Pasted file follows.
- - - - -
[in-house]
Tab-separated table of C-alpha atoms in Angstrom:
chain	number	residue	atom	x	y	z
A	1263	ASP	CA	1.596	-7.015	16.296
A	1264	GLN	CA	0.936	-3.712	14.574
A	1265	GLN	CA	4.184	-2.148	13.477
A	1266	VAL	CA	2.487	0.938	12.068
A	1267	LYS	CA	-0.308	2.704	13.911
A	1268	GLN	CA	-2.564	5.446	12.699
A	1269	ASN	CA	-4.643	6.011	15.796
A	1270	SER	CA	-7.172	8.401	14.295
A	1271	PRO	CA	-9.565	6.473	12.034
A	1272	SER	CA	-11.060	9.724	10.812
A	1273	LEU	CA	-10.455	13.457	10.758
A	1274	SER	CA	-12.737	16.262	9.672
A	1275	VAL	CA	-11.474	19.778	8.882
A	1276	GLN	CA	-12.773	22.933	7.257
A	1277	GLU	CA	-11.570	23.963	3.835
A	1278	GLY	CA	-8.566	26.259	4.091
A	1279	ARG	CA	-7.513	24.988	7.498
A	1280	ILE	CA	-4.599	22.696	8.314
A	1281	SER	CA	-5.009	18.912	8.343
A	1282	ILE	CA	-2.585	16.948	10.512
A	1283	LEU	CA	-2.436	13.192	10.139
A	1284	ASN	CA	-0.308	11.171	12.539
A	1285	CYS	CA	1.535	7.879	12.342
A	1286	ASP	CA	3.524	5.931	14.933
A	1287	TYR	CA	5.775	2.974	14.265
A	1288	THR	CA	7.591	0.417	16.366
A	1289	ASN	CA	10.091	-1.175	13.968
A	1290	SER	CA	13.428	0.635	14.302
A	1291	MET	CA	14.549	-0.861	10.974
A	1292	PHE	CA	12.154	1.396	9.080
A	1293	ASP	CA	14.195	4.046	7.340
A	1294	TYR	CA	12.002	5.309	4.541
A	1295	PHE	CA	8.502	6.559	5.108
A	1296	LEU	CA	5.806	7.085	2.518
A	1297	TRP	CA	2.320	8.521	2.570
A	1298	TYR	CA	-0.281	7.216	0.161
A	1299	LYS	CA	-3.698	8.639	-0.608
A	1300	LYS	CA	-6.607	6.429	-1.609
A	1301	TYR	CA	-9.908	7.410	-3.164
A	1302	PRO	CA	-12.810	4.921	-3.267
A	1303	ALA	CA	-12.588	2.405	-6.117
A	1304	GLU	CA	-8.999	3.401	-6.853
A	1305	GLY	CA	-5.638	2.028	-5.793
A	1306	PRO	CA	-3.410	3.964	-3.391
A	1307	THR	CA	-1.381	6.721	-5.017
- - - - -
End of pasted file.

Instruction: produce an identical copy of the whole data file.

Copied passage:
[in-house]
Tab-separated table of C-alpha atoms in Angstrom:
chain	number	residue	atom	x	y	z
A	1263	ASP	CA	1.596	-7.015	16.296
A	1264	GLN	CA	0.936	-3.712	14.574
A	1265	GLN	CA	4.184	-2.148	13.477
A	1266	VAL	CA	2.487	0.938	12.068
A	1267	LYS	CA	-0.308	2.704	13.911
A	1268	GLN	CA	-2.564	5.446	12.699
A	1269	ASN	CA	-4.643	6.011	15.796
A	1270	SER	CA	-7.172	8.401	14.295
A	1271	PRO	CA	-9.565	6.473	12.034
A	1272	SER	CA	-11.060	9.724	10.812
A	1273	LEU	CA	-10.455	13.457	10.758
A	1274	SER	CA	-12.737	16.262	9.672
A	1275	VAL	CA	-11.474	19.778	8.882
A	1276	GLN	CA	-12.773	22.933	7.257
A	1277	GLU	CA	-11.570	23.963	3.835
A	1278	GLY	CA	-8.566	26.259	4.091
A	1279	ARG	CA	-7.513	24.988	7.498
A	1280	ILE	CA	-4.599	22.696	8.314
A	1281	SER	CA	-5.009	18.912	8.343
A	1282	ILE	CA	-2.585	16.948	10.512
A	1283	LEU	CA	-2.436	13.192	10.139
A	1284	ASN	CA	-0.308	11.171	12.539
A	1285	CYS	CA	1.535	7.879	12.342
A	1286	ASP	CA	3.524	5.931	14.933
A	1287	TYR	CA	5.775	2.974	14.265
A	1288	THR	CA	7.591	0.417	16.366
A	1289	ASN	CA	10.091	-1.175	13.968
A	1290	SER	CA	13.428	0.635	14.302
A	1291	MET	CA	14.549	-0.861	10.974
A	1292	PHE	CA	12.154	1.396	9.080
A	1293	ASP	CA	14.195	4.046	7.340
A	1294	TYR	CA	12.002	5.309	4.541
A	1295	PHE	CA	8.502	6.559	5.108
A	1296	LEU	CA	5.806	7.085	2.518
A	1297	TRP	CA	2.320	8.521	2.570
A	1298	TYR	CA	-0.281	7.216	0.161
A	1299	LYS	CA	-3.698	8.639	-0.608
A	1300	LYS	CA	-6.607	6.429	-1.609
A	1301	TYR	CA	-9.908	7.410	-3.164
A	1302	PRO	CA	-12.810	4.921	-3.267
A	1303	ALA	CA	-12.588	2.405	-6.117
A	1304	GLU	CA	-8.999	3.401	-6.853
A	1305	GLY	CA	-5.638	2.028	-5.793
A	1306	PRO	CA	-3.410	3.964	-3.391
A	1307	THR	CA	-1.381	6.721	-5.017